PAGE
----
# Thread: Inner product

1. ## Inner product

V is the space of polynomials with real coefficients with degree ≤ n.
The inner product is defined like this: <p,q> = the integral from -1 to 1 of pq(x)
I need to prove that if: p ≠ 0, <p,x^i> = 0, i < k then: deg p ≥ k

Thanks for any kind of help

2. By contradiction, assume $\deg p < k$ then $p$ belongs to the subspace of the polynomials of degree less or equal to $k-1$, which is generated by: $1,...,x^{k-1}$.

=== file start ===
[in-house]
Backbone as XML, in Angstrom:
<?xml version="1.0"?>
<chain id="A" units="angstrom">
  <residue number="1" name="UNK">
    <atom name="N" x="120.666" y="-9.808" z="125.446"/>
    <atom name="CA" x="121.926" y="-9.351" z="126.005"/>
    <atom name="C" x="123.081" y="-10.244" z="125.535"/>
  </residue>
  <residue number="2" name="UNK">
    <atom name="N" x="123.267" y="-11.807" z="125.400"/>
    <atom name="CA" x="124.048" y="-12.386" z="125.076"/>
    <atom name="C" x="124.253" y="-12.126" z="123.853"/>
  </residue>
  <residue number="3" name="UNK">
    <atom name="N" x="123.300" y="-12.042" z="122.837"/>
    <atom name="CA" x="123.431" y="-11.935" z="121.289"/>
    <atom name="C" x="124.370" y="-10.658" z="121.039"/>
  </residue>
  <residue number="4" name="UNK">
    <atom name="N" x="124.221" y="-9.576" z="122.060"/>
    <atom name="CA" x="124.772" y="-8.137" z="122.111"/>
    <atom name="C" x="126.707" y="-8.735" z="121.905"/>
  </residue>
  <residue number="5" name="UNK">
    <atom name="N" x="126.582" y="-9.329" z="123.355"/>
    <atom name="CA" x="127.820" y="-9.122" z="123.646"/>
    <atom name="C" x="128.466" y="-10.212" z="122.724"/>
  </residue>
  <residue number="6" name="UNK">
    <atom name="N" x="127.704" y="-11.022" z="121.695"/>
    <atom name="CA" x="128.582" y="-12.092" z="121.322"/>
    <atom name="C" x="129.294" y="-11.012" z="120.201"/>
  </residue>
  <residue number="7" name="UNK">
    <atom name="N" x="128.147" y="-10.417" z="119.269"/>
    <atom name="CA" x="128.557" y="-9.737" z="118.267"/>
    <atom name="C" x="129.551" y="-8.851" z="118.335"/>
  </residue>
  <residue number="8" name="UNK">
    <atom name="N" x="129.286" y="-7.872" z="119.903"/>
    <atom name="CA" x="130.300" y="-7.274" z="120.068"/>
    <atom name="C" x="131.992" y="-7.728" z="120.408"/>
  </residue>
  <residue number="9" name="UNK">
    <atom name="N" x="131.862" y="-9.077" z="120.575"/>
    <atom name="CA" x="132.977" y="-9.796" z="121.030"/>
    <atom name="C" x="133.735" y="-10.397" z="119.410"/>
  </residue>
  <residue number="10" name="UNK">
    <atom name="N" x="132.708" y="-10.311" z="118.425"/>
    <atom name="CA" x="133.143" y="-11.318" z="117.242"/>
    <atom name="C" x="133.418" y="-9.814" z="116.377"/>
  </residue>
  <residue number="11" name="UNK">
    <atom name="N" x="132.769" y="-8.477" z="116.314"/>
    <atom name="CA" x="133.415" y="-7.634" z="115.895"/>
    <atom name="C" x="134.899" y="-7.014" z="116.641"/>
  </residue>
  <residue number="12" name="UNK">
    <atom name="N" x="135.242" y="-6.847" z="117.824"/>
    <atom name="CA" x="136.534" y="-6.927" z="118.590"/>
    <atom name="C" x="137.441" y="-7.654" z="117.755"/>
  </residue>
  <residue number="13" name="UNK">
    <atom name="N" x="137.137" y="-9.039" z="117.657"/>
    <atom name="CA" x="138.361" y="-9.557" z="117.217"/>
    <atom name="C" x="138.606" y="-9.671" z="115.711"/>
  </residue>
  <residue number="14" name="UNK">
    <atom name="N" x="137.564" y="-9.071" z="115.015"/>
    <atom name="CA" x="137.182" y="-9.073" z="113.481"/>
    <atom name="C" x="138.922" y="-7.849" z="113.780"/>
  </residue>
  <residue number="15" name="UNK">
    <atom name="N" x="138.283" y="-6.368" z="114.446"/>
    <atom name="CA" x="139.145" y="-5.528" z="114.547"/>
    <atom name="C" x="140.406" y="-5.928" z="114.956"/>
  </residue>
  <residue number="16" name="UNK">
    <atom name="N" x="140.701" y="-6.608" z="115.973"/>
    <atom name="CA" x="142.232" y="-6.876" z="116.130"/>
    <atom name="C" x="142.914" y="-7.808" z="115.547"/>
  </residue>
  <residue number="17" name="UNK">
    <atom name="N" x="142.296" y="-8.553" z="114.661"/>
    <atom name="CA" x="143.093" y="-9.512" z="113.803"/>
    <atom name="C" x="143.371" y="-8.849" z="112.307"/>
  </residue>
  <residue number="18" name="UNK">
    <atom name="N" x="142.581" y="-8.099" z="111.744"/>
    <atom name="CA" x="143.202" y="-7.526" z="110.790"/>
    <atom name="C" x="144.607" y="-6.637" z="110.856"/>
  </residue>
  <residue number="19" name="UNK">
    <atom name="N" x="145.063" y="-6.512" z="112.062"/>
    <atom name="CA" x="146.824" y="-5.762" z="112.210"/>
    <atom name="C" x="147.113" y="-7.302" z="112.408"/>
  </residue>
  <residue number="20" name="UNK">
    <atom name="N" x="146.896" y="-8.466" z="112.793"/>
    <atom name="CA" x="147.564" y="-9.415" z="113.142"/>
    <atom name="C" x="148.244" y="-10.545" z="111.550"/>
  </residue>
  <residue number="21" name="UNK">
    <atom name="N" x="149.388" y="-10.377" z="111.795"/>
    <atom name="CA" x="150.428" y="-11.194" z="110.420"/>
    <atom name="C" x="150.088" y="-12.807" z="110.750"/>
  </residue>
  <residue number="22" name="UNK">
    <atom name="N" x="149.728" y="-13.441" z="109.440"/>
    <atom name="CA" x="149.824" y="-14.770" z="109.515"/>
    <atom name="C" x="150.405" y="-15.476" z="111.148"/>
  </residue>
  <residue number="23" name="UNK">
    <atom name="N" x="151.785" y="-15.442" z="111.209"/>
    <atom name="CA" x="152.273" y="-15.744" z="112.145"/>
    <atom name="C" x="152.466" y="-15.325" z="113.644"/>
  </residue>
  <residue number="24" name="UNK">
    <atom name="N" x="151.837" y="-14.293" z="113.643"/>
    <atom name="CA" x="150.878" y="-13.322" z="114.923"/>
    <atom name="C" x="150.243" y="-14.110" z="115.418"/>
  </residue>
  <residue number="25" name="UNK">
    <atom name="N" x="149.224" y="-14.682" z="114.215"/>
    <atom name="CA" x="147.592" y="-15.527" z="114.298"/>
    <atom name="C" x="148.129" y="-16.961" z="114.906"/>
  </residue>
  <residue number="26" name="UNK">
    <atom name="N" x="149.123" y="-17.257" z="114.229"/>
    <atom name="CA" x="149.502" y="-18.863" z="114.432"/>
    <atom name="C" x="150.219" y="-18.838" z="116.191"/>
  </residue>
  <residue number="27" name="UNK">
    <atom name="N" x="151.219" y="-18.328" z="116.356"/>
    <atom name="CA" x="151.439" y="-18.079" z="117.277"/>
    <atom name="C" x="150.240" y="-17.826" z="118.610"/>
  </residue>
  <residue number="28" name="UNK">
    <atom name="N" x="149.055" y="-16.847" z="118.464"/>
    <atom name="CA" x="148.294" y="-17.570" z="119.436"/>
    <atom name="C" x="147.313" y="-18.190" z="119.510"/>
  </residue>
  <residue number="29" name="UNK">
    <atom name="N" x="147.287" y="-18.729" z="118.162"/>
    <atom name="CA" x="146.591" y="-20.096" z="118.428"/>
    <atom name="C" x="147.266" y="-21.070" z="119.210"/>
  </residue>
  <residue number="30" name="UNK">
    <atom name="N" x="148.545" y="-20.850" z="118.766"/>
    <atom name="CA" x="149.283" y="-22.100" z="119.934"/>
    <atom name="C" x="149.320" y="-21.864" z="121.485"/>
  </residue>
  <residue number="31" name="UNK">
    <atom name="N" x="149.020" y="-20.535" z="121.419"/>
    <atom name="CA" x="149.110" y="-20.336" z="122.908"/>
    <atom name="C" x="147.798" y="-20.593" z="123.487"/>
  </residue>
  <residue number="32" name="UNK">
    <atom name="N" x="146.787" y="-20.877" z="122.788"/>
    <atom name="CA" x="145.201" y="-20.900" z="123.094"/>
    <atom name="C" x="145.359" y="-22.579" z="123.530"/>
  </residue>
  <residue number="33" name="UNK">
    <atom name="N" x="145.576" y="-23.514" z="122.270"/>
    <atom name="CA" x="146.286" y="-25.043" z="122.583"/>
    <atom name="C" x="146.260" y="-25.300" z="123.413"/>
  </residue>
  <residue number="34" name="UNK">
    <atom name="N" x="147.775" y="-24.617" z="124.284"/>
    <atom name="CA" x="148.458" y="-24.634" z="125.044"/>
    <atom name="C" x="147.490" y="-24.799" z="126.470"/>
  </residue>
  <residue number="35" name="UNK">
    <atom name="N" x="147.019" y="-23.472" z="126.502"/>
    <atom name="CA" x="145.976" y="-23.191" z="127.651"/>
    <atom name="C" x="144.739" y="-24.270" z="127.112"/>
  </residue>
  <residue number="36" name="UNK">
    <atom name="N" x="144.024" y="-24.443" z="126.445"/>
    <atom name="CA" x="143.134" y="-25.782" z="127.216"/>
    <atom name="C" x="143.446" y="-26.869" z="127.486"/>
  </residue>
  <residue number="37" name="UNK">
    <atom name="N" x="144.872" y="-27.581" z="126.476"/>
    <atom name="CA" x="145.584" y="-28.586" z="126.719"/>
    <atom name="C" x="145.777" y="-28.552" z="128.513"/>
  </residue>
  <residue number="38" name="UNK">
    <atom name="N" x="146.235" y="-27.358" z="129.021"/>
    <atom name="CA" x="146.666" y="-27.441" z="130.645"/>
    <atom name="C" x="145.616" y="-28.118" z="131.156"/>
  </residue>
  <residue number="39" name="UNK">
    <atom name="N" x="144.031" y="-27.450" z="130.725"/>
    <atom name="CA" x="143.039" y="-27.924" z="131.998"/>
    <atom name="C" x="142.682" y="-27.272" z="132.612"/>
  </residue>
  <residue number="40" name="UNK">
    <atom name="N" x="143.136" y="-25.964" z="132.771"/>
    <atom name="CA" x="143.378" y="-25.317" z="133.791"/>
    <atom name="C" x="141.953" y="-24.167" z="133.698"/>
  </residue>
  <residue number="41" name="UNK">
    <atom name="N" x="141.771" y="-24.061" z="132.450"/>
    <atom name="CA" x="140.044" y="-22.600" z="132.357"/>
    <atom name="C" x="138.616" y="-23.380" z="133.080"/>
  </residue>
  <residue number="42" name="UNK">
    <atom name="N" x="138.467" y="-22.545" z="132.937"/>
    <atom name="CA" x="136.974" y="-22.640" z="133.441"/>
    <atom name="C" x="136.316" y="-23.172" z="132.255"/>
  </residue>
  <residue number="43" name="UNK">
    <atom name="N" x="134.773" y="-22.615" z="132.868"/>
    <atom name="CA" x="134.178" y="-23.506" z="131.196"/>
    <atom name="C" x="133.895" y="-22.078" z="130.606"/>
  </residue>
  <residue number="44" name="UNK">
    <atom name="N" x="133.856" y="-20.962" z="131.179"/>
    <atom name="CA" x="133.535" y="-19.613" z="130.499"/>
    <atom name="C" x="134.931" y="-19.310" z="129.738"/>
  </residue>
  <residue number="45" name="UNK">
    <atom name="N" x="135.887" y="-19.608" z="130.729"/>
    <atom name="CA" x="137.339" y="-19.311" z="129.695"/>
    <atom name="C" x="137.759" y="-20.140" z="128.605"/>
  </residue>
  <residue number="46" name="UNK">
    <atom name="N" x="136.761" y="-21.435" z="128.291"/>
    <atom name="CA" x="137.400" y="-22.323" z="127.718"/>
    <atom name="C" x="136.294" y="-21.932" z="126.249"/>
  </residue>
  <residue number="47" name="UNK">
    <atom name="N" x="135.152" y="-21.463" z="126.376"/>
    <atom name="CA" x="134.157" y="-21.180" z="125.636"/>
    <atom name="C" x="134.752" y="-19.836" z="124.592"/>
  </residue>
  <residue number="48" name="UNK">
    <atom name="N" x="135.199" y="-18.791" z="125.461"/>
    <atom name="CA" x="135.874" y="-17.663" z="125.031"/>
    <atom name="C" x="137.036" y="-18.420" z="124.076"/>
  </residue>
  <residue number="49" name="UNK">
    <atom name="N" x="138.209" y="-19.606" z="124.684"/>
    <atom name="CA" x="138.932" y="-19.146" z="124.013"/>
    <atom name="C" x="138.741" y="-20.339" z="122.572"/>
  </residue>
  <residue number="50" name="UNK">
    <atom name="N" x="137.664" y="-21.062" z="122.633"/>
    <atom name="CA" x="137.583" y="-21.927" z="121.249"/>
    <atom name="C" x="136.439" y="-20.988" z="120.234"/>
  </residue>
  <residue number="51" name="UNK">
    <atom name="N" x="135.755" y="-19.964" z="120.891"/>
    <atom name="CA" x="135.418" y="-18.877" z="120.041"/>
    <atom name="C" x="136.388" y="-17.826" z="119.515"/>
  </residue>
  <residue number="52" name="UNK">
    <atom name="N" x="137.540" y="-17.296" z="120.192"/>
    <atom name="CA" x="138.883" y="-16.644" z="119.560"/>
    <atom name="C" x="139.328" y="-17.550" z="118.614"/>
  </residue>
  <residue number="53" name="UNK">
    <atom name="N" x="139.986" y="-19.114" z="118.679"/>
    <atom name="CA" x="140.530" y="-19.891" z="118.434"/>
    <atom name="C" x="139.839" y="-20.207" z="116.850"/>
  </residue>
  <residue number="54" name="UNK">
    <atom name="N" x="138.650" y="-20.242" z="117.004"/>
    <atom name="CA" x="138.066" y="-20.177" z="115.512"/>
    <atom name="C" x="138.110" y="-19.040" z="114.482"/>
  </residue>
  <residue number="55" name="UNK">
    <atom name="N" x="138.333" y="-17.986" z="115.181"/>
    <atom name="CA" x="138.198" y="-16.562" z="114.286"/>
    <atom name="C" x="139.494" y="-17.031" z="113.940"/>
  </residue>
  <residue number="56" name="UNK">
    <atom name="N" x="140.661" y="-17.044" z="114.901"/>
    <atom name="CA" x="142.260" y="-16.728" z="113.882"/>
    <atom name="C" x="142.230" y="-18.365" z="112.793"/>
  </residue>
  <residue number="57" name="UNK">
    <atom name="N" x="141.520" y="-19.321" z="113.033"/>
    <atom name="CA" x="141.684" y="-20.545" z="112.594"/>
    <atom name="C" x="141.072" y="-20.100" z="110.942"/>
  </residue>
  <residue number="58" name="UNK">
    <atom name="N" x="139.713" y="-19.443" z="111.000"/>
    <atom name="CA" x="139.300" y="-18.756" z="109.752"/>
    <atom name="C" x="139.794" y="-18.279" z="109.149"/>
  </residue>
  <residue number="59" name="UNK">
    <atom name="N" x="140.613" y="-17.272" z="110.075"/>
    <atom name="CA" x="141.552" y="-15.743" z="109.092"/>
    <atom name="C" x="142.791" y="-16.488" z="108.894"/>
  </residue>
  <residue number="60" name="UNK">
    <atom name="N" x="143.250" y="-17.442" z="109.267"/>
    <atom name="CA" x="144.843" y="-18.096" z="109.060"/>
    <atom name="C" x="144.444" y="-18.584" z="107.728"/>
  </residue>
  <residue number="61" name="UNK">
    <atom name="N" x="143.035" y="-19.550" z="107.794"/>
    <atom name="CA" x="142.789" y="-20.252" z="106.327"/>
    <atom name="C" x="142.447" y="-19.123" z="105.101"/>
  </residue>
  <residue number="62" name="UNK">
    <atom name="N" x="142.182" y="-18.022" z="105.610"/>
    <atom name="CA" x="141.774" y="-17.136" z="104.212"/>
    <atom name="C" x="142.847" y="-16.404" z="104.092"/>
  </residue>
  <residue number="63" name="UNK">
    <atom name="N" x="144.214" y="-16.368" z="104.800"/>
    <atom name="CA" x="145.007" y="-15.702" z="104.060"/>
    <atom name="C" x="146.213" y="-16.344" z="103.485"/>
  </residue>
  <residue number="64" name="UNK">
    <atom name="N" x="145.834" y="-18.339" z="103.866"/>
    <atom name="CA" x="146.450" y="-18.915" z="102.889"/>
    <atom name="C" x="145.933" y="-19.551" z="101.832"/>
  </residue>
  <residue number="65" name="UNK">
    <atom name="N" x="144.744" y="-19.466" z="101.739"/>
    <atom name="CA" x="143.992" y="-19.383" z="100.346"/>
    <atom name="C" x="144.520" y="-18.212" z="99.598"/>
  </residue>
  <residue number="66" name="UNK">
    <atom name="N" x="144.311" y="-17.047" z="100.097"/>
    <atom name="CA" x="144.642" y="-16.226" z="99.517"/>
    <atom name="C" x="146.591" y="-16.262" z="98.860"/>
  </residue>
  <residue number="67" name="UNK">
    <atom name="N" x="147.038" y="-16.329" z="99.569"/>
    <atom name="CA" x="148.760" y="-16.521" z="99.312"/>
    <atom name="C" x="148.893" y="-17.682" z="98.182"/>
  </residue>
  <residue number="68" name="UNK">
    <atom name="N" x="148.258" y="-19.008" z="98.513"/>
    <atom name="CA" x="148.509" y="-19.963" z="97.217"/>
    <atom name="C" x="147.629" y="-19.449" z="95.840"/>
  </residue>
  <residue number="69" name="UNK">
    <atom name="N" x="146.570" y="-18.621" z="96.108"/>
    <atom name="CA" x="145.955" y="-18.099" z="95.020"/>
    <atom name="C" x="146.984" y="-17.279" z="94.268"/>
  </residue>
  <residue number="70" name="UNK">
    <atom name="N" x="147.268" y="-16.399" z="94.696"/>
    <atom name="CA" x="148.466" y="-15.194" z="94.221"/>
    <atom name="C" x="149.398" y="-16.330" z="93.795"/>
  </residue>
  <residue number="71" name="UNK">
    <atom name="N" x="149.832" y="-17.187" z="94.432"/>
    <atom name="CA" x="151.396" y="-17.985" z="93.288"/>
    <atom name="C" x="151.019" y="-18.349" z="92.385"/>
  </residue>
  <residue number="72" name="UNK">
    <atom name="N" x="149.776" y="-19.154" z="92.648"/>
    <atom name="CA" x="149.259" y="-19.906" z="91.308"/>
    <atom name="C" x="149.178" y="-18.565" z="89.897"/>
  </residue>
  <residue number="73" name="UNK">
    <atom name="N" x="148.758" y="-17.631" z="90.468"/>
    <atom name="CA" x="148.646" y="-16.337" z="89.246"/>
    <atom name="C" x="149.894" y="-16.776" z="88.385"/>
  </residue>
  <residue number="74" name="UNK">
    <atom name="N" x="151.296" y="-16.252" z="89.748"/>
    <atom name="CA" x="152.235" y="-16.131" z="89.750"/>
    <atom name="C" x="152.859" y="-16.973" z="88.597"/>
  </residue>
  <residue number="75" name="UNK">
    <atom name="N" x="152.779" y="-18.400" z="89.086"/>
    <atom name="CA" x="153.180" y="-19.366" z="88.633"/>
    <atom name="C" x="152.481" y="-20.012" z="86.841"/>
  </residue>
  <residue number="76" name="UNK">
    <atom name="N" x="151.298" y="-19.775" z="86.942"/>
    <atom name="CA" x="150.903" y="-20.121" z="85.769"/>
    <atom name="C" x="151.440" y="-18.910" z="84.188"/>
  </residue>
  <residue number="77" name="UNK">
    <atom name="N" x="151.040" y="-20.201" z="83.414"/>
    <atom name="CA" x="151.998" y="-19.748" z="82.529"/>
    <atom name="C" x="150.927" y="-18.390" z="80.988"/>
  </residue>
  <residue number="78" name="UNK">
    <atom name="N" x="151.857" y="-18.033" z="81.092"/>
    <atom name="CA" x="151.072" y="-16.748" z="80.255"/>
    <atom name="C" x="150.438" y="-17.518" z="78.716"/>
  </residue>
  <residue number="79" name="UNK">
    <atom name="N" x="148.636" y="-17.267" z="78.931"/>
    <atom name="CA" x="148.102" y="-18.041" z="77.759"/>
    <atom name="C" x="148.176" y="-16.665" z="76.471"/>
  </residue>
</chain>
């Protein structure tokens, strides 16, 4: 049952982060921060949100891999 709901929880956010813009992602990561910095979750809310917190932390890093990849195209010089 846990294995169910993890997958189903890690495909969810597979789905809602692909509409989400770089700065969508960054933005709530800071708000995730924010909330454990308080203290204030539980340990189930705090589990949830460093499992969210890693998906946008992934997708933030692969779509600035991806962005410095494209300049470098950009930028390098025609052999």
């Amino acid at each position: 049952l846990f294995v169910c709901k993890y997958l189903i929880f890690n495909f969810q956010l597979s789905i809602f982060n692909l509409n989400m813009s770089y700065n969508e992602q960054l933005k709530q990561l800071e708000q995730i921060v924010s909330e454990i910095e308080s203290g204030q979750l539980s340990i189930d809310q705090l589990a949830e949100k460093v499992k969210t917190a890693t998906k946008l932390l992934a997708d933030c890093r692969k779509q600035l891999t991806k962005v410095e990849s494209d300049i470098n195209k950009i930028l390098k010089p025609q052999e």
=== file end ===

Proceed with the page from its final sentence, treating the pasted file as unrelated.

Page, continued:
But $p$ is orthogonal to each of the elements of a set that generates it, hence it must be the $\bold{0}$ polynomial $(*)$! contradiction!

$
(*)$
$p(x)=a_0\cdot 1 + a_1\cdot x^1+...+a_{k-1}\cdot x^{k-1}$ now : $=a_0\cdot <1,p> + ...+a_{k-1}\cdot =0$ hence $p=\bold{0}$